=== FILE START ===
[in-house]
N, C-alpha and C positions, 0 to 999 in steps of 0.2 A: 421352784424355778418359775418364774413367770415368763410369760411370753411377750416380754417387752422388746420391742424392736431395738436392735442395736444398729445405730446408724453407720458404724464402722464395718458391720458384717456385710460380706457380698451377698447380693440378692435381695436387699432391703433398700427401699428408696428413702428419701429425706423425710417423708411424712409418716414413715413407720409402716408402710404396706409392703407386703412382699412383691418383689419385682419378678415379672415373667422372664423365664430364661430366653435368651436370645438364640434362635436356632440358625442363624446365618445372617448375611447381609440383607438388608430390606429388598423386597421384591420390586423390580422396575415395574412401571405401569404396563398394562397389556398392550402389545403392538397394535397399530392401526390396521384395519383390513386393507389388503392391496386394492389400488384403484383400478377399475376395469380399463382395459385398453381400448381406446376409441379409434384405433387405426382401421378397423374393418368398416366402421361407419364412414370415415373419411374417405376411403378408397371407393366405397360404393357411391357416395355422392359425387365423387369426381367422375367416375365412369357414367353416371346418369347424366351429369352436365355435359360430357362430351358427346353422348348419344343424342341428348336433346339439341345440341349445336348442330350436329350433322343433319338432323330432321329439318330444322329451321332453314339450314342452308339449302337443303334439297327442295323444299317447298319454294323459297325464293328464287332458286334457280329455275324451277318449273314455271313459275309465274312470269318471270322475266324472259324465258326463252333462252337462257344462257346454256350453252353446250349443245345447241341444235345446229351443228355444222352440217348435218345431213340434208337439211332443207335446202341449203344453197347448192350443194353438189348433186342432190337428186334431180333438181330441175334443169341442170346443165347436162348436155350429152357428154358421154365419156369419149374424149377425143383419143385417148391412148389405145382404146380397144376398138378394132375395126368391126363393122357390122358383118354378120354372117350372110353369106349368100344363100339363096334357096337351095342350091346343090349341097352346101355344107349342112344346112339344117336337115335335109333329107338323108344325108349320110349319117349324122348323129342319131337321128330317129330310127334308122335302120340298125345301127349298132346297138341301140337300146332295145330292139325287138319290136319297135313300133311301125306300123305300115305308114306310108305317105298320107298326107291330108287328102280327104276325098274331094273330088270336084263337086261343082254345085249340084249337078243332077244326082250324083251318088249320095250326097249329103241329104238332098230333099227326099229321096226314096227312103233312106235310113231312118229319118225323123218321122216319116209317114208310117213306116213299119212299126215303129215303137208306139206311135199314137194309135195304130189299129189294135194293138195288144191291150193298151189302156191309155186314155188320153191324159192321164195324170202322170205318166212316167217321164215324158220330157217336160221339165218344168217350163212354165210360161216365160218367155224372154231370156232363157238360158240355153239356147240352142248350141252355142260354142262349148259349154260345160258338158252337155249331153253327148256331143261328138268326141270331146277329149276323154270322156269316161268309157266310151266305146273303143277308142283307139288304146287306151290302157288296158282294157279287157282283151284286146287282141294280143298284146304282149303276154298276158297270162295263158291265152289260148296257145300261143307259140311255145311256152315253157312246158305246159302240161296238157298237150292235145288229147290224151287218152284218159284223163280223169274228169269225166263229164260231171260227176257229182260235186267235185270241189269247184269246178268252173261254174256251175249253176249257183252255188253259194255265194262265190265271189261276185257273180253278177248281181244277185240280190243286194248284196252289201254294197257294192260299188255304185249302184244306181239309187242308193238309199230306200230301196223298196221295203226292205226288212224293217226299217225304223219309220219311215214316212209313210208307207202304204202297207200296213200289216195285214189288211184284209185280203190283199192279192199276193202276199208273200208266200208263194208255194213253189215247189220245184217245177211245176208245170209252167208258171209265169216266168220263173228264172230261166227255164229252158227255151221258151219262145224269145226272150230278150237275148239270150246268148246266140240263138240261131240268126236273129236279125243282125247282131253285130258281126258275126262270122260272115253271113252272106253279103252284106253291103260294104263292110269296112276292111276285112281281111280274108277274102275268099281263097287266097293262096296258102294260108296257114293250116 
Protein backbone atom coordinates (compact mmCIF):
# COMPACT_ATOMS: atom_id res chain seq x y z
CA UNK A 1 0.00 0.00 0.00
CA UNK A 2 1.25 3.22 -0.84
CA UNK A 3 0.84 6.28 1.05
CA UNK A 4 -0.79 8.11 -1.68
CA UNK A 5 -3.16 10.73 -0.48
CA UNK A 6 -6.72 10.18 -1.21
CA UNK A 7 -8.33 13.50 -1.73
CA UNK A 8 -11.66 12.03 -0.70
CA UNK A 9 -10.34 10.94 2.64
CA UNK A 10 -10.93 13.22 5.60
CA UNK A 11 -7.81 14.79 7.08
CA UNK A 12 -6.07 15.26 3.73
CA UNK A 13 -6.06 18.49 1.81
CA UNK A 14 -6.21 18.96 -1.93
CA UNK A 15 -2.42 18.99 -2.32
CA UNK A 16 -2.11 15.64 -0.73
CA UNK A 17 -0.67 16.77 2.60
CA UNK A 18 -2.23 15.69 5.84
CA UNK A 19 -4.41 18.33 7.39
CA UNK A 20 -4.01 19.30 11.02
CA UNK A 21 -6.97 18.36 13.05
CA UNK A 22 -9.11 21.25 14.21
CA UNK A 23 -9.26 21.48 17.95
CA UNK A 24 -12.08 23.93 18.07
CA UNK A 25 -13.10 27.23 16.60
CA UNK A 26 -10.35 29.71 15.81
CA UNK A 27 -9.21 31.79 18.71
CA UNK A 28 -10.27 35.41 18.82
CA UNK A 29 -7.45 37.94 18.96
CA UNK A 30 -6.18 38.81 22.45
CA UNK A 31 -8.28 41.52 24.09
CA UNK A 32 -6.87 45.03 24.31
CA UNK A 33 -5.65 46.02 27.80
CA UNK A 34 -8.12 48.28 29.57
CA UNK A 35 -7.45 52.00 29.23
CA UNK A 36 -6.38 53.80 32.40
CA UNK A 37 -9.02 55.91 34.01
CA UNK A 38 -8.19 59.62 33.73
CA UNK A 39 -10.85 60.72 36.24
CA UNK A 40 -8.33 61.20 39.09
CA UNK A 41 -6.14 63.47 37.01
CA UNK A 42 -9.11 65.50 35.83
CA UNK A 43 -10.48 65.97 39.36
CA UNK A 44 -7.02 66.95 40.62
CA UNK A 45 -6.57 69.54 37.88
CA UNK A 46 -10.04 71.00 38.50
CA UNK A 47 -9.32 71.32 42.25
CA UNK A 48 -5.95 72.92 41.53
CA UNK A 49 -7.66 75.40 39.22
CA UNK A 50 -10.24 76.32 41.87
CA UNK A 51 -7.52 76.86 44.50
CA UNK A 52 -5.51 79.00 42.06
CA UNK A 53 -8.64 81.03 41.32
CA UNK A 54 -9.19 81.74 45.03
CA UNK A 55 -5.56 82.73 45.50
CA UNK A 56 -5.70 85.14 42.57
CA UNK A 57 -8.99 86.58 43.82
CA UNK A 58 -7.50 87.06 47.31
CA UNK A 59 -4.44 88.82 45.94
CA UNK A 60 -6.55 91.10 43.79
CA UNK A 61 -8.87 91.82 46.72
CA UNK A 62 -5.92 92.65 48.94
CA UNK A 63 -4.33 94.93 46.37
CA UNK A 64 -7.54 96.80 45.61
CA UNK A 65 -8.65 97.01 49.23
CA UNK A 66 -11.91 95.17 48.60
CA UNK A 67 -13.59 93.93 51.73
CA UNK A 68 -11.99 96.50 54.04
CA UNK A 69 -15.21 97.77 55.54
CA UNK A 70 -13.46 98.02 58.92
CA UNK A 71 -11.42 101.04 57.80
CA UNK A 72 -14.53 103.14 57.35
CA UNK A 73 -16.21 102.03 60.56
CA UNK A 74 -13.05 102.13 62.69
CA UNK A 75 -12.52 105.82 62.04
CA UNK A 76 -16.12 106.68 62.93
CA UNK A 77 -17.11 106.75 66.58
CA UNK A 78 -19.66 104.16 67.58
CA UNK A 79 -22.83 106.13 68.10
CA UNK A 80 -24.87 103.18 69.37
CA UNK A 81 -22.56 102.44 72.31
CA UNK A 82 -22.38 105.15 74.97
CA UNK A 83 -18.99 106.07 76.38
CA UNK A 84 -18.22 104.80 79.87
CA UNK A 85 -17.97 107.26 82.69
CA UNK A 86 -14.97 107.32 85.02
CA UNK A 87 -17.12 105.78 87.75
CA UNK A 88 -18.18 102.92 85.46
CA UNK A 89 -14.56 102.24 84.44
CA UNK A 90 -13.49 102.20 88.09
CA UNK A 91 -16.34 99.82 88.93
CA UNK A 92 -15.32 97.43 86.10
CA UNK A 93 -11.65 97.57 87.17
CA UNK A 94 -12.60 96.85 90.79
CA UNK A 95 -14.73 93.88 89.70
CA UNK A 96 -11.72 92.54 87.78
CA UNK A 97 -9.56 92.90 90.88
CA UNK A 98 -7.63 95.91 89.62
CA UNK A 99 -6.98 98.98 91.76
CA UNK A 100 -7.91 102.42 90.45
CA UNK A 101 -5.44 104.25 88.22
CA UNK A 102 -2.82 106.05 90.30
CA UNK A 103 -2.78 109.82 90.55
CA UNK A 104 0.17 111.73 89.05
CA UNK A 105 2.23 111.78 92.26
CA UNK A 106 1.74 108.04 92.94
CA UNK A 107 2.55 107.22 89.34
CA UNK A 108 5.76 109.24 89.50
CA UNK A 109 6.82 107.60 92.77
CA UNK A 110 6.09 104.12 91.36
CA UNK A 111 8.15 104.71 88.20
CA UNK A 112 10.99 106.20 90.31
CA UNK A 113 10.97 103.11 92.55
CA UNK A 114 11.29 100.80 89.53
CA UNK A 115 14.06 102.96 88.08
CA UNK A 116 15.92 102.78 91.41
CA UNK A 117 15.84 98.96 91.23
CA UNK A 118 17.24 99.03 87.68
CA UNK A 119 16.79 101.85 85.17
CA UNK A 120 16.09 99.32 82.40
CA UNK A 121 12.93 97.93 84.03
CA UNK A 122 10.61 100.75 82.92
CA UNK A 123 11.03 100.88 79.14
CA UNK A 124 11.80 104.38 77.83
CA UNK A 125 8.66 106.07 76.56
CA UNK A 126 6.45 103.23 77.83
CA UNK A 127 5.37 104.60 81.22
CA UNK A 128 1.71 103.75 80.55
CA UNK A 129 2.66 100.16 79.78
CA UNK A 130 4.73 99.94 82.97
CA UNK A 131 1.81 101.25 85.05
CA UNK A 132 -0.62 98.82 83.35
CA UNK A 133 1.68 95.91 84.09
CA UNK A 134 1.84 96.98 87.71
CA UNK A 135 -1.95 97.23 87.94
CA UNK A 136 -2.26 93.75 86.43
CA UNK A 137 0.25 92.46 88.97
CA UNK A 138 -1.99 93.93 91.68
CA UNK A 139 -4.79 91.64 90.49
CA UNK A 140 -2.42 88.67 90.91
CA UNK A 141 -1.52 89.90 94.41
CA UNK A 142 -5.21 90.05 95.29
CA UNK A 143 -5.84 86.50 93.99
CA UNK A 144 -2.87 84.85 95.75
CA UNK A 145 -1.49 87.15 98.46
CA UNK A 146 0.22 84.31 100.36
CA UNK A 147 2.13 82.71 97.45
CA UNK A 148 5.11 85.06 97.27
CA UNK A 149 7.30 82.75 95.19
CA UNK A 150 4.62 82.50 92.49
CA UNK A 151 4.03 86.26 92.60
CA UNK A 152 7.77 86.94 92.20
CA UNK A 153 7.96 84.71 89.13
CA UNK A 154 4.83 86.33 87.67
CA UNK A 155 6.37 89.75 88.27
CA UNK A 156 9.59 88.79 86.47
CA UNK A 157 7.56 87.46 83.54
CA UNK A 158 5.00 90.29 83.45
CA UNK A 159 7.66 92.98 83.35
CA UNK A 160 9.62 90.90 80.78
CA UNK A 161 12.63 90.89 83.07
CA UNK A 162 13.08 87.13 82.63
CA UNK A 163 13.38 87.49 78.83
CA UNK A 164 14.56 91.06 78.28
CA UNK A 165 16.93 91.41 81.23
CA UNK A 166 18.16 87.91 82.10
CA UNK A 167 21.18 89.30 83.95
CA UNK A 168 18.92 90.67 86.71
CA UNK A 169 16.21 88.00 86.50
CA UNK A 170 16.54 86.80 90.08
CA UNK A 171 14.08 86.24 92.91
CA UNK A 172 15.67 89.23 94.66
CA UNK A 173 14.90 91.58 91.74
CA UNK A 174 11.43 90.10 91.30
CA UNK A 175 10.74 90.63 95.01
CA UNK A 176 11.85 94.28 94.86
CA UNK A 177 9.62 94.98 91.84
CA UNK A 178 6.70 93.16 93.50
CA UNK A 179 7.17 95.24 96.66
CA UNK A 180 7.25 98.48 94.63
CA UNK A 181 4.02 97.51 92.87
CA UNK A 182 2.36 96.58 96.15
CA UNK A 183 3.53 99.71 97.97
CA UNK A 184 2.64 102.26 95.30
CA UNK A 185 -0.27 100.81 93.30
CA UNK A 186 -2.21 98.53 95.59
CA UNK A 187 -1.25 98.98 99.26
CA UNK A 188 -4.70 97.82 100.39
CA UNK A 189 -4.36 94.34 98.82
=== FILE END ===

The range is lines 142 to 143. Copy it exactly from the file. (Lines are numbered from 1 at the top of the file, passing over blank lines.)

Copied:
CA UNK A 138 -1.99 93.93 91.68
CA UNK A 139 -4.79 91.64 90.49